As well as looking at the types of jobs recent graduates are doing we can look at the employment rate which shows the percentage of them that are in work.

Here is the line from 2001 onwards and we can plot this along with the employment rate for all graduates regardless of the length of time since they graduated. Here is also a shaded period showing the most recent recession.

We can see that recent graduates tend to have higher employment rates than all graduates and this is mainly because when looking at all graduates they have a slightly older age profile and so includes people not looking to work, for example some graduates who are looking after their family.

At the onset of the recent recession the recent graduate employment rate fell below the all graduate employment rate, reflecting that some new graduates would have found it more difficult to enter the labour market when the economy started to weaken.

Here is the employment rate for non-graduates and we can see it is much lower and one of the main reasons is that they tend to have higher levels of inactivity and unemployment as they consist of an older demographic, although graduates are more likely to be in work than non graduates.

In the final quarter of 2011 around 86 per cent of graduates, both recent and all were in employment and around 72 per cent of non-graduates were in work.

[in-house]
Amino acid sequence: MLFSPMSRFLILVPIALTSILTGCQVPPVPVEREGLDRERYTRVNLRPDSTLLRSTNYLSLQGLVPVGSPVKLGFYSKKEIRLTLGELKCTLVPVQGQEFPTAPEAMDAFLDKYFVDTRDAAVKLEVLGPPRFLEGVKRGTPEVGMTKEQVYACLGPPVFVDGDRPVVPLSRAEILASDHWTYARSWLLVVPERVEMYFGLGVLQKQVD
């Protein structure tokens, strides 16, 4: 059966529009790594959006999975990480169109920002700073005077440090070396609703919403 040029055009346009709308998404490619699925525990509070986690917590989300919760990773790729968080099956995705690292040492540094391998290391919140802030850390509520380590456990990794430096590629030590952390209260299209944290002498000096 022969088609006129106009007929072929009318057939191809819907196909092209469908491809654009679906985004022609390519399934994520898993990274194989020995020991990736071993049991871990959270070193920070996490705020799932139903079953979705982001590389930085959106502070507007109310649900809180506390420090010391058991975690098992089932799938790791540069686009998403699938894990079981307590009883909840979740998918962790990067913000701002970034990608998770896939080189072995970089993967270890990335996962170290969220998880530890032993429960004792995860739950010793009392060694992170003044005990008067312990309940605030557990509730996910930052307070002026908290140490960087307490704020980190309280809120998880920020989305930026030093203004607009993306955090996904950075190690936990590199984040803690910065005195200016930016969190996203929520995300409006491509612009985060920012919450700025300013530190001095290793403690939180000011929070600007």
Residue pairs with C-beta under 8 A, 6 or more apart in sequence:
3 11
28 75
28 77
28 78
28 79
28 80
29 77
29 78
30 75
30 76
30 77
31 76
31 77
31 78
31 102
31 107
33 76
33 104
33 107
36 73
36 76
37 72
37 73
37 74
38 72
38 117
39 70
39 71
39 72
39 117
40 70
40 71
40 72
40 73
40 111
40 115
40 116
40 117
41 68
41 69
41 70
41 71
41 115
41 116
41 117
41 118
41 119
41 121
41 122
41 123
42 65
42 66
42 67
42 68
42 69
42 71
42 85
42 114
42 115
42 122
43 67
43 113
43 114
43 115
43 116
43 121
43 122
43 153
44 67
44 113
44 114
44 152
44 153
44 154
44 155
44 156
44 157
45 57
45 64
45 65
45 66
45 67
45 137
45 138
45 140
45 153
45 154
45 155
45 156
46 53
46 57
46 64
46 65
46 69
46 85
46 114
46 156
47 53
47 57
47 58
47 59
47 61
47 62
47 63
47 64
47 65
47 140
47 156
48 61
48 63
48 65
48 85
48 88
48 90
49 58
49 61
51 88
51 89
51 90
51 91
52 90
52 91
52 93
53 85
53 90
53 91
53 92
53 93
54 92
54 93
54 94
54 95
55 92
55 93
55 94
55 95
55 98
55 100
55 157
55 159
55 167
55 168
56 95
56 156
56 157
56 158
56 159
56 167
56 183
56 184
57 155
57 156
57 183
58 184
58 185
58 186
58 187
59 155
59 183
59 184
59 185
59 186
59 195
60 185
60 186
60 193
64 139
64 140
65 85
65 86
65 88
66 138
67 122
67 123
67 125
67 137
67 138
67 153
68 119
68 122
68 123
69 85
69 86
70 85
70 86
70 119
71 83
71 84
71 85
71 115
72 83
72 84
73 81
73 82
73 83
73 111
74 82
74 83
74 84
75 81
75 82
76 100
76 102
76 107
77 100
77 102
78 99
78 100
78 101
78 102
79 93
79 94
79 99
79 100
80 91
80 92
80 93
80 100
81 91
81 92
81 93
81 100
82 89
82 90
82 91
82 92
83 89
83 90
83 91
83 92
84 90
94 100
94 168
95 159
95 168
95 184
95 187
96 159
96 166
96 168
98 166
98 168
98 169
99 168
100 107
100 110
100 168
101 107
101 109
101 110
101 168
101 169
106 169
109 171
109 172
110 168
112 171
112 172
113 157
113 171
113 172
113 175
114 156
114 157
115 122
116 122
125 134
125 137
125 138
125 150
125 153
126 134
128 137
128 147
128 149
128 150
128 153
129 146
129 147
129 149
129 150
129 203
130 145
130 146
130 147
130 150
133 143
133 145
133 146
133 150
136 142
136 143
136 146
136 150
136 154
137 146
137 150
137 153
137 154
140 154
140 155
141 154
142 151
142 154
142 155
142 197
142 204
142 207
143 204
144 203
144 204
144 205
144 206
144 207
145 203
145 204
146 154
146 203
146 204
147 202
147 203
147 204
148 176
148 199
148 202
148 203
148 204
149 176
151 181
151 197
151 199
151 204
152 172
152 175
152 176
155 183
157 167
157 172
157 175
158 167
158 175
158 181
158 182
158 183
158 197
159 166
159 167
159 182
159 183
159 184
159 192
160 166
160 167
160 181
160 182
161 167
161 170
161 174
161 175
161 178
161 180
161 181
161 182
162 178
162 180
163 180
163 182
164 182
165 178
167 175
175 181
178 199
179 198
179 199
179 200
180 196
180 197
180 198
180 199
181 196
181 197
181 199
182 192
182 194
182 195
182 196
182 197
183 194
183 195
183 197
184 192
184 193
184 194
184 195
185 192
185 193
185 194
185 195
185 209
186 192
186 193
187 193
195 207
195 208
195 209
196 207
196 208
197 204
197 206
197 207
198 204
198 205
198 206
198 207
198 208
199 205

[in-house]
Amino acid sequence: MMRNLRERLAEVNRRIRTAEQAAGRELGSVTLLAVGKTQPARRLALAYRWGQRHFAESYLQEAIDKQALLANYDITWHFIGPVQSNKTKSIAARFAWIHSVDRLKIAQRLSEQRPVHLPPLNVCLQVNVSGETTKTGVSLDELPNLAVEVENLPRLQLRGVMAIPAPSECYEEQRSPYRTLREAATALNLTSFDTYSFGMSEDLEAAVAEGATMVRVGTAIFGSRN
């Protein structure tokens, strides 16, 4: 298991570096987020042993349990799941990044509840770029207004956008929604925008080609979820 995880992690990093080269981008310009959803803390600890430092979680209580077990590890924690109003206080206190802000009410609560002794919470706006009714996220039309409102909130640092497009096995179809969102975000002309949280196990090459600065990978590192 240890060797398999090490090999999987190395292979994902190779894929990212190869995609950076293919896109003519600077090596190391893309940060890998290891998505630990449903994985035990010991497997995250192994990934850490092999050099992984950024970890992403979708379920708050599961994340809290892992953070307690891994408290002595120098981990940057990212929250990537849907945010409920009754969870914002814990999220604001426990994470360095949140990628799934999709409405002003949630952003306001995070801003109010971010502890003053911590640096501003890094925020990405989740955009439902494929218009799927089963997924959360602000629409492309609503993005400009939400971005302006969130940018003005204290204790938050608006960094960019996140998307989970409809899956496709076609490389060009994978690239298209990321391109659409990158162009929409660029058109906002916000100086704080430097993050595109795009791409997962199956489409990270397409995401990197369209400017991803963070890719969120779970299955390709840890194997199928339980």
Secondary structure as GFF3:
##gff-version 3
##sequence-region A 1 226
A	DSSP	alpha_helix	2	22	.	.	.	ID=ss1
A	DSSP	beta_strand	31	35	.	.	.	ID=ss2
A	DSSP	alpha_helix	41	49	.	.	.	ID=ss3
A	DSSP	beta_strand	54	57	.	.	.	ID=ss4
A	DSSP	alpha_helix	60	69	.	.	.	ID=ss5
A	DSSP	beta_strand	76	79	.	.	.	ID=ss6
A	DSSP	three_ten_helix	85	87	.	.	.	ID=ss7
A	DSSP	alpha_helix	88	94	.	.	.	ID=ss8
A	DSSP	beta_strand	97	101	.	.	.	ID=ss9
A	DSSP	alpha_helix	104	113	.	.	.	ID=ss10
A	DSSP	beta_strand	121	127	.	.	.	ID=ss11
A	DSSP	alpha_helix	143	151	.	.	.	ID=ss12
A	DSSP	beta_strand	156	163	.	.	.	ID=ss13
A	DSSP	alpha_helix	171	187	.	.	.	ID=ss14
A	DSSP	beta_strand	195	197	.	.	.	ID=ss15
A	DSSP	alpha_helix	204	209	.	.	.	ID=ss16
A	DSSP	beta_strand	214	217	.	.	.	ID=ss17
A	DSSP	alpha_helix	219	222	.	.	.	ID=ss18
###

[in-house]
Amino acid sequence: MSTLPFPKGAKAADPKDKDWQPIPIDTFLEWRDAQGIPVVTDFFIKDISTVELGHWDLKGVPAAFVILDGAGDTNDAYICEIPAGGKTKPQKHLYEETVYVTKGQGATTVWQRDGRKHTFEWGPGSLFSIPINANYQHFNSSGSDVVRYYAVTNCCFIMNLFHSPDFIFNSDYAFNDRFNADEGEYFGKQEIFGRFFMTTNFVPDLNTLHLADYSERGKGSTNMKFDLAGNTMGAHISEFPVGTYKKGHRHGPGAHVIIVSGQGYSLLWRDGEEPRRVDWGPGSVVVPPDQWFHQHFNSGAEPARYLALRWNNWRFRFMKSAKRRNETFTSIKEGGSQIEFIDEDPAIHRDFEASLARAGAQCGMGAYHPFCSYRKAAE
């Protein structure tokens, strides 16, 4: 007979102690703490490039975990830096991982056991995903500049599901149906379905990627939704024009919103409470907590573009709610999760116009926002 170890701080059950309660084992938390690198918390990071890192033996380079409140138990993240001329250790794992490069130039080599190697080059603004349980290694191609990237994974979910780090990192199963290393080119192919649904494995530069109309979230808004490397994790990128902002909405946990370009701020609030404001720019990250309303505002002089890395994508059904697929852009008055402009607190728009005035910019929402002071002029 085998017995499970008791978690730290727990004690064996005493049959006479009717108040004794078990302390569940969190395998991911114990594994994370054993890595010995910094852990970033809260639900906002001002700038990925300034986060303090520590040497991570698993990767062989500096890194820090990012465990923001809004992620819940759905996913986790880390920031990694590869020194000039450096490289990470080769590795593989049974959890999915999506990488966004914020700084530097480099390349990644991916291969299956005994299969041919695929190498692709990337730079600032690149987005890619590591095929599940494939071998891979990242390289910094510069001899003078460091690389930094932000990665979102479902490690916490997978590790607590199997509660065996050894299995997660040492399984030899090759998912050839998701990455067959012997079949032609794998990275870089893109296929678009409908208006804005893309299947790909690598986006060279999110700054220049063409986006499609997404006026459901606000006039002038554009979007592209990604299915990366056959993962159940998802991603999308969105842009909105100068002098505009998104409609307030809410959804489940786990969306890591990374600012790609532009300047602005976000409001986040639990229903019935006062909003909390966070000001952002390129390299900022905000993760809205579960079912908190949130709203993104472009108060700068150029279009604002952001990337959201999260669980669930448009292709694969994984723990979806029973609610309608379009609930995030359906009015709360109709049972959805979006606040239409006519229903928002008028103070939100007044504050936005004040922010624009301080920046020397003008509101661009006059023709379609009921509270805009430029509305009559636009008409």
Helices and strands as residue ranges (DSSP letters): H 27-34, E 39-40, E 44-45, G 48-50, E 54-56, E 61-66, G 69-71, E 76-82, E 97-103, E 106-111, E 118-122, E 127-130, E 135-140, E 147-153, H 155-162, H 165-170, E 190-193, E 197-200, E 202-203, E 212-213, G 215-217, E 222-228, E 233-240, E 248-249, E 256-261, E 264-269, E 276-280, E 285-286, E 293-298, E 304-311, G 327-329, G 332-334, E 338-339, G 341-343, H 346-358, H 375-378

Thinking of the 86 per cent of graduates who are in work we can also look at their average earnings and how this differs depending on the degree subject studied.

Bringing up these bars we can see that graduates with medicine and dentistry type degrees earned the most in 2011 at around £21.29 per hour. Those with a degree in arts earned the least at around £12.06 per hour.

If we plot this line here we can see the average wage for all graduates in 2011 and it was around £15.18 per hour and this line we are plotting now shows an average of around £8.92 for non-graduates.

Note we are only looking at individuals aged 21 to 64 here.

Earlier we showed how the recession had impacted on employment for recent graduates and so in this chart we will look in a little more detail at unemployment for recent graduates from 1992 onwards.